Thursday, May 26, 2022

Review: Harry's House • Harry Styles

Harry Styles: Arguably the most famous former boyband member to dominate pop culture, or at least the one who achieved the most fame without personally victimizing Britney Spears and Janet Jackson in his ascent to the top. Each of his albums has not only sustained, but ballooned public interest in his life, his style, his relationships, and his next steps. Under the magnitude of celebrity lifestyle, it would be understandable for someone like Harry Styles to insulate his personal life from the stage persona that has grown far beyond his own control – yet here we are, in possession of a third studio album titled Harry’s House.

If Styles’ first two records were guitar-led rockstar testaments to the fact that he could succeed beyond the construct of One Direction, Harry’s House welcomes listeners into a freshly painted room – in something mint, or lemon, or salmon – where it’s all gone away. It’s just Harry and his music, played for whomever may stop in for a chat. Quaint and light, the music here aims to please no one. Harry often runs through lyrics with the fluidity of a grocery list – and on the horn-adorned “Music for a Sushi Restaurant,” that’s quite literal: “Green eyes, fried rice. I could cook an egg on you.” (Certainly the first 38-lettered way to say “hot as hell,” eh?) “Keep Driving” is about the same: “Riot America, science and edibles, life hacks going viral in the bathroom. Cocaine, side boob, choke her with a sea view.” (Harry After Dark is in full force, folks.)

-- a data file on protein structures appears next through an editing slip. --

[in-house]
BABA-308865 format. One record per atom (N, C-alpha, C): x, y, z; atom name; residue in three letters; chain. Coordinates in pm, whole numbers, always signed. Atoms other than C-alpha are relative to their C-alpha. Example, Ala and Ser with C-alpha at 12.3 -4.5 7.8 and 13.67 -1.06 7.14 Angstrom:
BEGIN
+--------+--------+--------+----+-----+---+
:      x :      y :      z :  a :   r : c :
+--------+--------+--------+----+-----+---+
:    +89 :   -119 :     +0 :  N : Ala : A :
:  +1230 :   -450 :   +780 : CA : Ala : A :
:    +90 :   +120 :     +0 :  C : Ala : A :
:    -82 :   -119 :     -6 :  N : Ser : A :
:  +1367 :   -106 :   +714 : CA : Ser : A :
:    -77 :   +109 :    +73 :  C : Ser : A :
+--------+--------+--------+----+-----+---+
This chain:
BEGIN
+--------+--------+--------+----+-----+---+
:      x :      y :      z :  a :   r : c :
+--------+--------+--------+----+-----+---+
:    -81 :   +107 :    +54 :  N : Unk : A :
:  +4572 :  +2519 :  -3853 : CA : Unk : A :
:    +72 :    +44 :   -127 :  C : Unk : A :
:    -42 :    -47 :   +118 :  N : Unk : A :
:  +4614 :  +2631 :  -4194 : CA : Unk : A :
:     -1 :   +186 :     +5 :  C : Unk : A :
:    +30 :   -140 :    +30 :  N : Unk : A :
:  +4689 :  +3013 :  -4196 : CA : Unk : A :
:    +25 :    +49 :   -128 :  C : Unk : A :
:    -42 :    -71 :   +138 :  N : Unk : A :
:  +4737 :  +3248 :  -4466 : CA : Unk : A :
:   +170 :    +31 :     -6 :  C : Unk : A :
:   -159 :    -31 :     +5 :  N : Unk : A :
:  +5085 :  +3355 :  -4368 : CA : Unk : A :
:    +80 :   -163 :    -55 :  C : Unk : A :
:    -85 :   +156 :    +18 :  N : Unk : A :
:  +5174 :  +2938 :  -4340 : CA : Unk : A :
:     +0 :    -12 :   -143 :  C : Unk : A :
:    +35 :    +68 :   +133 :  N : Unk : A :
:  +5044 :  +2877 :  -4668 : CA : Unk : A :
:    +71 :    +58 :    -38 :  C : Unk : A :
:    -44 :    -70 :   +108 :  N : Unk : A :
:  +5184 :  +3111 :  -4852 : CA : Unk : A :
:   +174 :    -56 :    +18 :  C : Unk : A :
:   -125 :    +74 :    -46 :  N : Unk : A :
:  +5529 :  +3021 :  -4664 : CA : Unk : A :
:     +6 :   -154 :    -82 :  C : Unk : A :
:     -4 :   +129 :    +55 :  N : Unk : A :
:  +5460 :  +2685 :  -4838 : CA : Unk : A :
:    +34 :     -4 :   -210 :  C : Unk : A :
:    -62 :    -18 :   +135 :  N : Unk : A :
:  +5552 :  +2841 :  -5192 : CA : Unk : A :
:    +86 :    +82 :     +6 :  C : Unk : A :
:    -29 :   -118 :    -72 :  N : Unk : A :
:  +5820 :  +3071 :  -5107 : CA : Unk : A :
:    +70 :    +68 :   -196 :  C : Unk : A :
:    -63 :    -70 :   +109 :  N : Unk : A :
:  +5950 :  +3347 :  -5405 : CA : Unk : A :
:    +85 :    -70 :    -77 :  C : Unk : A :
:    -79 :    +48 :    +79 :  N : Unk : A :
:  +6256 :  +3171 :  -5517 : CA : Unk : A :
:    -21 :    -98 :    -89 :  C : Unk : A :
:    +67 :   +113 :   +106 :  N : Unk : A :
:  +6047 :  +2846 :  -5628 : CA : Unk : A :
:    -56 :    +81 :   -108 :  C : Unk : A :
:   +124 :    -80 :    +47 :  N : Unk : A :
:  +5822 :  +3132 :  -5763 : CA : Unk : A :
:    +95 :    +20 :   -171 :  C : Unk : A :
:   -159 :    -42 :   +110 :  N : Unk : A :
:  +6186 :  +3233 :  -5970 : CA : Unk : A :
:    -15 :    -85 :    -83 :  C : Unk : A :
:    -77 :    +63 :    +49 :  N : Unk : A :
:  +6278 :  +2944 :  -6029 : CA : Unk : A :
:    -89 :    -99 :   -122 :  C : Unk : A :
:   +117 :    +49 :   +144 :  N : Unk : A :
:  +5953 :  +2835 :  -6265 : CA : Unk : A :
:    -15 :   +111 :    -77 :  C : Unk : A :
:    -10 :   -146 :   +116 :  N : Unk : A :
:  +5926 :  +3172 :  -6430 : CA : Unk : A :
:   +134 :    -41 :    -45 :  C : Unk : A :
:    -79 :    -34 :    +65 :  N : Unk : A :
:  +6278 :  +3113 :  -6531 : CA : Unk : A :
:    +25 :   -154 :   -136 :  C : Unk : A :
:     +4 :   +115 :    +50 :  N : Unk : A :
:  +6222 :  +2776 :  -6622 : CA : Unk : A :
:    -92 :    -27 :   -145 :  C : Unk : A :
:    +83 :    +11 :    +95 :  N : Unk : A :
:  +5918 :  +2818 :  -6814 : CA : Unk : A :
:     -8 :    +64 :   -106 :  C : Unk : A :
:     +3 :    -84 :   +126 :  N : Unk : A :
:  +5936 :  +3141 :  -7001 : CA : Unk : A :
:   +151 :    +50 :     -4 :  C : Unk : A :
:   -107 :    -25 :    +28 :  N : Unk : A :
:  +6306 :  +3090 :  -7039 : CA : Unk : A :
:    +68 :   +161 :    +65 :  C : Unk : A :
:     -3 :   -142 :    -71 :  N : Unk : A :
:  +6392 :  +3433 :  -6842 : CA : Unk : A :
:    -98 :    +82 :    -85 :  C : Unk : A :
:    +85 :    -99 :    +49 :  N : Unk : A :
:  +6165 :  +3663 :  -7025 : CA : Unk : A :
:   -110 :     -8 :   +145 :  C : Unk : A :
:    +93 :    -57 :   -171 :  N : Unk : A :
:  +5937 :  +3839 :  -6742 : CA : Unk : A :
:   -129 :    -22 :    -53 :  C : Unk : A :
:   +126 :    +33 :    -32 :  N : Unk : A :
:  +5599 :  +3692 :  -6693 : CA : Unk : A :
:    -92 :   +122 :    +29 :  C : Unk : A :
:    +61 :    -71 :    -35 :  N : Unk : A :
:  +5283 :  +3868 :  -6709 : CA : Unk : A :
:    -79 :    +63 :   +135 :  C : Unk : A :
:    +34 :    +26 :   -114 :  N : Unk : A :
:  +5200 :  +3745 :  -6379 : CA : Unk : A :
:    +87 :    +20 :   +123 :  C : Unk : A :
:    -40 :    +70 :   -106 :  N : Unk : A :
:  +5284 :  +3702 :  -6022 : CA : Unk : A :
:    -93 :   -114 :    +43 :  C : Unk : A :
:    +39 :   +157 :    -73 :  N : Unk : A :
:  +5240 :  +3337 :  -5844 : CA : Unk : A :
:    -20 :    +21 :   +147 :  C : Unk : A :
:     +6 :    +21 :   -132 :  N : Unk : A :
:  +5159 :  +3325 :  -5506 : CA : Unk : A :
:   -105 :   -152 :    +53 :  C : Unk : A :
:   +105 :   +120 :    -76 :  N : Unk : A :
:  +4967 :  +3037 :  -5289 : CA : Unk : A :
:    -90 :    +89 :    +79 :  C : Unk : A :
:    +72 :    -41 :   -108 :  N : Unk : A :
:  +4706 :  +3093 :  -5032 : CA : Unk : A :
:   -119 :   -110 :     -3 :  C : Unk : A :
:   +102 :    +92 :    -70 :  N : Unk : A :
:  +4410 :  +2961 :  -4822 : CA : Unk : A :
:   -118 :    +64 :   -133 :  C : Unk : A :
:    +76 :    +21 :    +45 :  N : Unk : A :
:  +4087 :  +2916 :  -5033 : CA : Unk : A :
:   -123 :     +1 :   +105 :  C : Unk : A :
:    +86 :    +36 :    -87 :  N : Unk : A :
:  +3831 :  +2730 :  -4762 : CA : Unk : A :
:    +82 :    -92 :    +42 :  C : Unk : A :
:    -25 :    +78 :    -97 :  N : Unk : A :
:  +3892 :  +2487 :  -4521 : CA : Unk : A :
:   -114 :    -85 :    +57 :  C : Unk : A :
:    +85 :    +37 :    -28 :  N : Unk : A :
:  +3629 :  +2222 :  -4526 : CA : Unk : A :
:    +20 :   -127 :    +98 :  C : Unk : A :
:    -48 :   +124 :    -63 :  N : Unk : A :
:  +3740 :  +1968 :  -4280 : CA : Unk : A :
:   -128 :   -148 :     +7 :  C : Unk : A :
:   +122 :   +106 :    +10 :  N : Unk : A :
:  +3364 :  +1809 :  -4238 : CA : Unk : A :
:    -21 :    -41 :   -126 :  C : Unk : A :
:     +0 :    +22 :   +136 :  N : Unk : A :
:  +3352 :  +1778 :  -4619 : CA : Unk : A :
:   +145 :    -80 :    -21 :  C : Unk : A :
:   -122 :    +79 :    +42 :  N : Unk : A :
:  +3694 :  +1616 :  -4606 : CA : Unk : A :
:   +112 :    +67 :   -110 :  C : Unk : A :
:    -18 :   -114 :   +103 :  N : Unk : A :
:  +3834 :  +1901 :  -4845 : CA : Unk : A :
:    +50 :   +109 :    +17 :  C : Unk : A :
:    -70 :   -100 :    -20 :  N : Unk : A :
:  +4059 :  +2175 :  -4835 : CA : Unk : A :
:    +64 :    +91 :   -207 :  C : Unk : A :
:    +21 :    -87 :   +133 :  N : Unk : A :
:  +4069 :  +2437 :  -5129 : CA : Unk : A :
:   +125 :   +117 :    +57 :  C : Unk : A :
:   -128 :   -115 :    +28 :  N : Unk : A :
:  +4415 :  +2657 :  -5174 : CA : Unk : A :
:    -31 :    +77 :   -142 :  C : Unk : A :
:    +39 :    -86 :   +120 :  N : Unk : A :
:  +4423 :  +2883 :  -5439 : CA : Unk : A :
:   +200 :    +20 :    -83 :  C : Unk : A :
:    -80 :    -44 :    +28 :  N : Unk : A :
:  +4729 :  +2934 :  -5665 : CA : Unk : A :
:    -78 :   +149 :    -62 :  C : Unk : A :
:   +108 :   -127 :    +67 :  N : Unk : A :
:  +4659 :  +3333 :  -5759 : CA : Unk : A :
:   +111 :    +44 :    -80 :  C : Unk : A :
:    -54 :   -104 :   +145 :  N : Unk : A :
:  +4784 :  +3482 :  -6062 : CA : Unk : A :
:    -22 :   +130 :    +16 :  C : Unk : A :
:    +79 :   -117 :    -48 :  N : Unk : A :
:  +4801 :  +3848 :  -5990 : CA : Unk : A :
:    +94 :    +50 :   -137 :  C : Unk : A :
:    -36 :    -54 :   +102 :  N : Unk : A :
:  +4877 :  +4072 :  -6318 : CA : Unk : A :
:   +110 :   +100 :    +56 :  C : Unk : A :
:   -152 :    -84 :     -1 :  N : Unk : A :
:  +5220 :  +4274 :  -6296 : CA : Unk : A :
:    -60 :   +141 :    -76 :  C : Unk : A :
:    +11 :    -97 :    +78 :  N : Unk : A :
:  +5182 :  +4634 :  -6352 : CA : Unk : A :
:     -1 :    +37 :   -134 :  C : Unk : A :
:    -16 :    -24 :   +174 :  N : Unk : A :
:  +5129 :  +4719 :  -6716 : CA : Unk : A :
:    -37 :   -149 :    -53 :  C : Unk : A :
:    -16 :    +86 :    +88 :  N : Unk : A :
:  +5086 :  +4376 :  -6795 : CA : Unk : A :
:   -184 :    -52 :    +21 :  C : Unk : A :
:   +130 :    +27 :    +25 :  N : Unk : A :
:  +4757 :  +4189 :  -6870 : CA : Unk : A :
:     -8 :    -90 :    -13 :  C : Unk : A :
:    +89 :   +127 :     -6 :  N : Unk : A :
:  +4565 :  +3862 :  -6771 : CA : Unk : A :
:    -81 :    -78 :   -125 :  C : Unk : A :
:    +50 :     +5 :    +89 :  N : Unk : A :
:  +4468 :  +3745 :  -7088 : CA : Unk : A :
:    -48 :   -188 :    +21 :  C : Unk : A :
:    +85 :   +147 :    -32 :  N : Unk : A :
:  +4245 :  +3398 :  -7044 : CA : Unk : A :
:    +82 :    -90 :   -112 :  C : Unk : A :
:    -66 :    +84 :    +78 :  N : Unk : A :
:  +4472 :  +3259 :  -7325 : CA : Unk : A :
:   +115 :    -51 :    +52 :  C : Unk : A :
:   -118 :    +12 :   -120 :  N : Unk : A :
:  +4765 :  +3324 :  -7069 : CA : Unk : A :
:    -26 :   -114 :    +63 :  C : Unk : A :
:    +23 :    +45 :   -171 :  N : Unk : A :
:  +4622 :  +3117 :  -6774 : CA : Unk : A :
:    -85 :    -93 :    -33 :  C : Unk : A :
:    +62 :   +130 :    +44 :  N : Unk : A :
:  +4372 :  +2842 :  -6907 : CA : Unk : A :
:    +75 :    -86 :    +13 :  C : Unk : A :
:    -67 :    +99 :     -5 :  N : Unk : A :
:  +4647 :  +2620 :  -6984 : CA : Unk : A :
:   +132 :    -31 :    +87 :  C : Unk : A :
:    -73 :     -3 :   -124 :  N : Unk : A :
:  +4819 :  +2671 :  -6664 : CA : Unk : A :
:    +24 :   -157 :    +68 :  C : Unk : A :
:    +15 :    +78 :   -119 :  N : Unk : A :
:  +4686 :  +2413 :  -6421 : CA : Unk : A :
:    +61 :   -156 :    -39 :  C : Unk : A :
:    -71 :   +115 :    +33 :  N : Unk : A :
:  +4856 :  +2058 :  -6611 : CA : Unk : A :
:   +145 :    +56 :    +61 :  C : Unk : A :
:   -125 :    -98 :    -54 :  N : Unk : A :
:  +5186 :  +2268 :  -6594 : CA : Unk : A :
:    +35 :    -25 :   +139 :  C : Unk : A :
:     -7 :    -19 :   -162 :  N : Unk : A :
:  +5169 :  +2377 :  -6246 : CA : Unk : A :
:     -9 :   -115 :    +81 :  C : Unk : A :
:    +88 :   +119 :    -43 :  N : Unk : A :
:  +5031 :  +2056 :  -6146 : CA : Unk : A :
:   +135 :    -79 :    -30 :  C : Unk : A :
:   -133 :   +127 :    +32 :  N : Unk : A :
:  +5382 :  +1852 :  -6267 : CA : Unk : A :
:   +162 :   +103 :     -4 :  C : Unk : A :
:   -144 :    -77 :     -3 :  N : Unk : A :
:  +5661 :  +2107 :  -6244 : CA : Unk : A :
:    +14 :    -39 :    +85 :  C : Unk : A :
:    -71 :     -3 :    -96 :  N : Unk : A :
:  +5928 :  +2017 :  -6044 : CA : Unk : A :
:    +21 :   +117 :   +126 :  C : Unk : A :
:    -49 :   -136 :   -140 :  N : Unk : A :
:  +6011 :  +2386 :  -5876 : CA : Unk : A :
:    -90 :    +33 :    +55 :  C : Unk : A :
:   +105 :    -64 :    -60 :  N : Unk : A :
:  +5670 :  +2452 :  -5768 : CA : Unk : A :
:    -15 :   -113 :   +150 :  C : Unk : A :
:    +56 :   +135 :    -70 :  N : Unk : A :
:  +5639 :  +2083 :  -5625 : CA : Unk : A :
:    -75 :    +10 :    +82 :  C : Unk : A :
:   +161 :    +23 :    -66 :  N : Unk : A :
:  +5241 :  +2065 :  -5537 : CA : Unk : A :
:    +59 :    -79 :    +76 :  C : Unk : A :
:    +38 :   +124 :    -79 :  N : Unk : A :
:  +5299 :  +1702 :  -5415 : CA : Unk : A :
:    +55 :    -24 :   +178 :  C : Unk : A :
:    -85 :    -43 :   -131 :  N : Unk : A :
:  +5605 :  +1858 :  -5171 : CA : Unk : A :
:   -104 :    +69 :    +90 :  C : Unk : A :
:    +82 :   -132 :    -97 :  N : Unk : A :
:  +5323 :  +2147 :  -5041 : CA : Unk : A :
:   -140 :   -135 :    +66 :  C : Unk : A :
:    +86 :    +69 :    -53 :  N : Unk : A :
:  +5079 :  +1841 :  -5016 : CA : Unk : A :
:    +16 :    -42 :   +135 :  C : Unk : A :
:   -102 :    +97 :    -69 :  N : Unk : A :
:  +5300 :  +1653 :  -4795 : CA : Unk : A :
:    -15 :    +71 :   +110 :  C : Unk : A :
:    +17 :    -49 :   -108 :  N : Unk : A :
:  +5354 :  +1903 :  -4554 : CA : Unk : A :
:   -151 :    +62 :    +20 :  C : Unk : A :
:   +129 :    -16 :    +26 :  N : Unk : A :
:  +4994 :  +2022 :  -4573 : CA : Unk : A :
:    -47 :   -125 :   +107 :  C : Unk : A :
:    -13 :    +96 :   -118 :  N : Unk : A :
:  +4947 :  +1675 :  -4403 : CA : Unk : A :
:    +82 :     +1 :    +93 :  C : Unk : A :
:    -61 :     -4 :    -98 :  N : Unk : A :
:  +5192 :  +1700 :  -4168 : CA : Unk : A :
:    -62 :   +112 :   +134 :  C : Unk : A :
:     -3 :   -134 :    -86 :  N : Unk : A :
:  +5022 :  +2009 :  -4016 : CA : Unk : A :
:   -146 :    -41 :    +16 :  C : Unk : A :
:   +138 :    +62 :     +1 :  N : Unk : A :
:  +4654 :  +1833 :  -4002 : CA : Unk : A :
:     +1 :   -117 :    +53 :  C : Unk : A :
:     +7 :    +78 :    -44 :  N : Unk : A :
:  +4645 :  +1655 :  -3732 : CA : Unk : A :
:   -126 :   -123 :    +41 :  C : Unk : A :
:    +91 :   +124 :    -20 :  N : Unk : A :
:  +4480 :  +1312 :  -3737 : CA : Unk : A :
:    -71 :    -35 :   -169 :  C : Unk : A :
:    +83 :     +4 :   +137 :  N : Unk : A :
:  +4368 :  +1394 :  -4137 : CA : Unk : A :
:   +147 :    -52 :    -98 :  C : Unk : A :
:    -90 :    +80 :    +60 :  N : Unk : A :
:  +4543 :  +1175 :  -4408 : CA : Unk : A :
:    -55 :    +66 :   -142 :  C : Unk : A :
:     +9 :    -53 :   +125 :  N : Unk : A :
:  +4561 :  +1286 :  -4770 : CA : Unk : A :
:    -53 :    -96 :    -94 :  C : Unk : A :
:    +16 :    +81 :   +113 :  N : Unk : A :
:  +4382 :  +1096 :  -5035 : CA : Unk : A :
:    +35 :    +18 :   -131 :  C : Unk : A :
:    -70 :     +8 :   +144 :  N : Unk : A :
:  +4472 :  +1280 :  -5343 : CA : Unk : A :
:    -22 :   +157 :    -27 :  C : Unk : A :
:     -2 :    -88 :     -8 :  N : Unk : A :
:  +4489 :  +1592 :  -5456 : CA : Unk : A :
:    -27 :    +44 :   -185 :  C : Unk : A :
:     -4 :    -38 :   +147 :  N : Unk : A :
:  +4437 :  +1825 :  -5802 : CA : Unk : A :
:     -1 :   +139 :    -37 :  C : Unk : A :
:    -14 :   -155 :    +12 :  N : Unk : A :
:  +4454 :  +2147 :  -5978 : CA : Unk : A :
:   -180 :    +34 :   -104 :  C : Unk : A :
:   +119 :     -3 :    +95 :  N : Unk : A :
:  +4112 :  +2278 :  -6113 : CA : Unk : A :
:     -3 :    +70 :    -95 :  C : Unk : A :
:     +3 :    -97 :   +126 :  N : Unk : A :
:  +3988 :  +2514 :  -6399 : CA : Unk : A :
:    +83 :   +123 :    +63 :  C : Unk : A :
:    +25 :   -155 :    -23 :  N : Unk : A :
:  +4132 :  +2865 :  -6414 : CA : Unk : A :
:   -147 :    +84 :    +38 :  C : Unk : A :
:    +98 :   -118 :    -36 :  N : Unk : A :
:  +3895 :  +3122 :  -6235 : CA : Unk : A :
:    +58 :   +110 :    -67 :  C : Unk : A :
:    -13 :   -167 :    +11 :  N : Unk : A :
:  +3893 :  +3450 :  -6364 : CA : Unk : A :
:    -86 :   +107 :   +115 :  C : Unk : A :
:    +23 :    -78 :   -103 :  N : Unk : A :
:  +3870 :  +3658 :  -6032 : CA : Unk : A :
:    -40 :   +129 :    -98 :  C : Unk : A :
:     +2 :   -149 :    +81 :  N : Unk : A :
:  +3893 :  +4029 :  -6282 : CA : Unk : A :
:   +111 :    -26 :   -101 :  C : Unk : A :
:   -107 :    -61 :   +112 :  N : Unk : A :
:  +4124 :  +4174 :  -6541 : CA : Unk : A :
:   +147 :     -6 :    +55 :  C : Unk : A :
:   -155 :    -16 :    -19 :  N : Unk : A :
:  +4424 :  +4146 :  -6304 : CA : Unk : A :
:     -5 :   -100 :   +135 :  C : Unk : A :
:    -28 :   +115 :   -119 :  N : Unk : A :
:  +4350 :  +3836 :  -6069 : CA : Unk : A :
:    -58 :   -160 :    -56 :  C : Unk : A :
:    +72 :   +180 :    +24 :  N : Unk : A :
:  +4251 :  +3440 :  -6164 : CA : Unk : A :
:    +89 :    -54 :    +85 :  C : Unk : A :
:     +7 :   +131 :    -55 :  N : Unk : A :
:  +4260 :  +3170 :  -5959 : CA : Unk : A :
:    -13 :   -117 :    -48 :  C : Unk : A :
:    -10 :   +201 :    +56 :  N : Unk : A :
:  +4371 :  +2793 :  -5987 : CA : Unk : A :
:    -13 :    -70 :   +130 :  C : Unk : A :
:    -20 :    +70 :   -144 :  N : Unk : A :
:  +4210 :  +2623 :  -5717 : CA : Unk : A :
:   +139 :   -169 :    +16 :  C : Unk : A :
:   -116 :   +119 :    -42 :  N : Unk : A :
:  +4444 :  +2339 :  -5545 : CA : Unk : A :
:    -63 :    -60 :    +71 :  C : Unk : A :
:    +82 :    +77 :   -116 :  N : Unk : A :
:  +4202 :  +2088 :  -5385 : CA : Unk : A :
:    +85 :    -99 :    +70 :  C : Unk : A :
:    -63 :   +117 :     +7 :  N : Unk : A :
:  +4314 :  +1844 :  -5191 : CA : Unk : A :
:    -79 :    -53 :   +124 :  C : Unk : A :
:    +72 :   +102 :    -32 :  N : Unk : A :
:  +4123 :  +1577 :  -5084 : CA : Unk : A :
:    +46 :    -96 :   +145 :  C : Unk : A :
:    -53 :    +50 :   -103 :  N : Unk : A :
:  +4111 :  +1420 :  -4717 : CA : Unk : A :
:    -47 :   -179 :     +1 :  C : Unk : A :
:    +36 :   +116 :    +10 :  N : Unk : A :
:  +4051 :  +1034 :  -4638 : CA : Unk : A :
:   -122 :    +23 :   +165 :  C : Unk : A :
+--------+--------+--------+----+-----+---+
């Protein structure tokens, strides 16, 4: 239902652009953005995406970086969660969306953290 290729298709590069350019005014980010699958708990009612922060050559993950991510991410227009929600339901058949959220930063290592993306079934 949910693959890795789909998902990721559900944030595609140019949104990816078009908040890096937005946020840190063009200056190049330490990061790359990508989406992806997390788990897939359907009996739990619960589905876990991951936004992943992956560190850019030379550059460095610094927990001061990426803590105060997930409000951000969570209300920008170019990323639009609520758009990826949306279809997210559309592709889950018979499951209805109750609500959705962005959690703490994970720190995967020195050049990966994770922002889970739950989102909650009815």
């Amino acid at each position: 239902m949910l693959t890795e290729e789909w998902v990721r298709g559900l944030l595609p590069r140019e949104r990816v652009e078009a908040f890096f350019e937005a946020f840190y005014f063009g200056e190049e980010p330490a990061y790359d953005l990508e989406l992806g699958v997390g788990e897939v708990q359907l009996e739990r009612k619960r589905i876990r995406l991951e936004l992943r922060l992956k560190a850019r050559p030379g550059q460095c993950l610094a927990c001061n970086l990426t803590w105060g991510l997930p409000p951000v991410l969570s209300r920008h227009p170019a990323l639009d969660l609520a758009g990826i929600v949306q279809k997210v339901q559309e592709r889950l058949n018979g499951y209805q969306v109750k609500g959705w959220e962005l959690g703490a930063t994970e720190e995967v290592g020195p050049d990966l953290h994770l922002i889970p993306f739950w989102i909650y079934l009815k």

The album is packed with these moments, when he is more focused on saccharine melody lines and the regularity of ordinary life. Of course, reality creeps in eventually on No. 1 single “As It Was,” a bright, flashing signal to get up and get on with it, and “Love of My Life,” a churning reflection on love lost – but even at its heaviest, Harry’s House remains an easy listen. It’s smooth, even if Harry himself isn’t the most suave in constructing his strings of alphabet soup, and maybe somewhat self-indulgent – but it’s an album from someone who stopped particularly caring what you think months ago, knowing that what he creates will surely be good enough for himself. And that it is, and that it should be. After all, this is his house. We’re just visitors.

Harry's House is available now under Columbia Records.

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